Smart Vehicle Charging
New smart meter-enabled tariffs can reward consumers that charge their electric vehicles (EVs) during off-peak times, such as at night, by passing through savings from using energy at lower price periods.
When combined with smart chargers consumers can automate this process, not only making it easier to shift charging to cheaper periods but also increasing the responsiveness of their vehicle to real time signals such as excess renewable generation or local grid constraints.
New two-way smart chargers can even enable vehicles to act as mini power stations, supplying energy back to the grid or even directly to consumers’ home. Given that cars spend over 90% of their time parked, this opens up significant new capacity that would otherwise be wasted. Electric vehicles can also help optimise onsite generation such as solar by providing a battery bank to use surplus green and free energy that would otherwise be exported to the grid.
What is smart charging?
Smart Charging is when the charging cycle can be altered by external events, and the EV effectively integrates with the whole power system in a grid.
This means that, when permitted by the user, the charging of an EV can be paused or the rate of charge increased or decreased in response to commands received from energy network operators. A key feature of smart charging is that the user remains in ultimate control, setting the parameters to suit their needs while allowing some level of autonomy in return for lower energy costs.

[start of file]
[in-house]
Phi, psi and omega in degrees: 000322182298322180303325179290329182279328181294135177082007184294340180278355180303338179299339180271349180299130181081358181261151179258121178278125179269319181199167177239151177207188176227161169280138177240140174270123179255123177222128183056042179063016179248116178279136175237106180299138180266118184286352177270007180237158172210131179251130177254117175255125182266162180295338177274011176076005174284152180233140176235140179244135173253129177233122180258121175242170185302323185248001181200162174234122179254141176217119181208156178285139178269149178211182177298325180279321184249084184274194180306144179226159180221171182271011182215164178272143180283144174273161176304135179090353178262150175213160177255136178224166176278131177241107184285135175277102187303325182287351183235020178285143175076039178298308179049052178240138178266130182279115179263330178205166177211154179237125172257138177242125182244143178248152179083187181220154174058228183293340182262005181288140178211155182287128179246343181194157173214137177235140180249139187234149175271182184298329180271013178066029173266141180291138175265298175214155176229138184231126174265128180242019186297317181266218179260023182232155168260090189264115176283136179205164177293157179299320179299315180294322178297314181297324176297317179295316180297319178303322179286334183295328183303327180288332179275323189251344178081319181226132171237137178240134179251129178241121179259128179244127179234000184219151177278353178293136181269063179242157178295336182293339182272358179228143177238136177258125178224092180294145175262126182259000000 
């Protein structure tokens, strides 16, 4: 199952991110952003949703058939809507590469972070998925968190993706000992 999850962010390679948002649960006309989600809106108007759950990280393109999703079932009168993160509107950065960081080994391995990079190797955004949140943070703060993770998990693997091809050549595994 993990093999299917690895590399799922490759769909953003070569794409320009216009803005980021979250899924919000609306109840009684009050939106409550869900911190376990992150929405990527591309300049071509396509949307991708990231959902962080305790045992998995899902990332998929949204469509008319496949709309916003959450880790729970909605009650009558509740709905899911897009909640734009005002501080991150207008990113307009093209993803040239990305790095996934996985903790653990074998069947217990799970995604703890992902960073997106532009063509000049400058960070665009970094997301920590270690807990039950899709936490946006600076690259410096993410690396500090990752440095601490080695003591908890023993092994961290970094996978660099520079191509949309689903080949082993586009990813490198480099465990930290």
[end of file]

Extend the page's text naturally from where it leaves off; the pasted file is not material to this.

Ultimately, smart charging will allow the user to specify when they require their vehicle (e.g. by 8:00am) and the system will provide the optimal charging profile to deliver the lowest cost while ensuring the vehicle is ready when needed. At times of low demand, the system may charge immediately in one time block or at other times may charge in a series of time blocks in response to fluctuating demand, local network pressure and availability of renewable power but will always meet the specified needs of the user.
Proportional Load Control
The load control methods above have a serious limitation in that they can only switch a load on or off, ideally it would be useful to control some loads proportionally, for example to reduce to charging rate on an electric vehicle to half power.
This capability is being added to version 5 of the SMETS2 specification.
The new capability will be called the Auxiliary Proportional Controller (APC) and can be used in two ways:
- APC functionality that can be used in the same way ALCS
- HAN-connected Standalone Auxiliary Proportional Controller (SAPC) functionality that will connect to the HAN via the Communications Hub.
Questions & Answers
If the solar panels haven't been registered for FIT, then you can only get SEG (Smart Export Guarantee) payments. (Updated: 2021-04-21)
We suggest you check with your own supplier whether they can support export yet. (Updated: 2021-02-12)
- Active energy import (Wh) - this is what we are billed for normally
- Reactive energy import (varh)
- Active energy export (Wh) - this is your useful export power
- Reactive energy export (varh).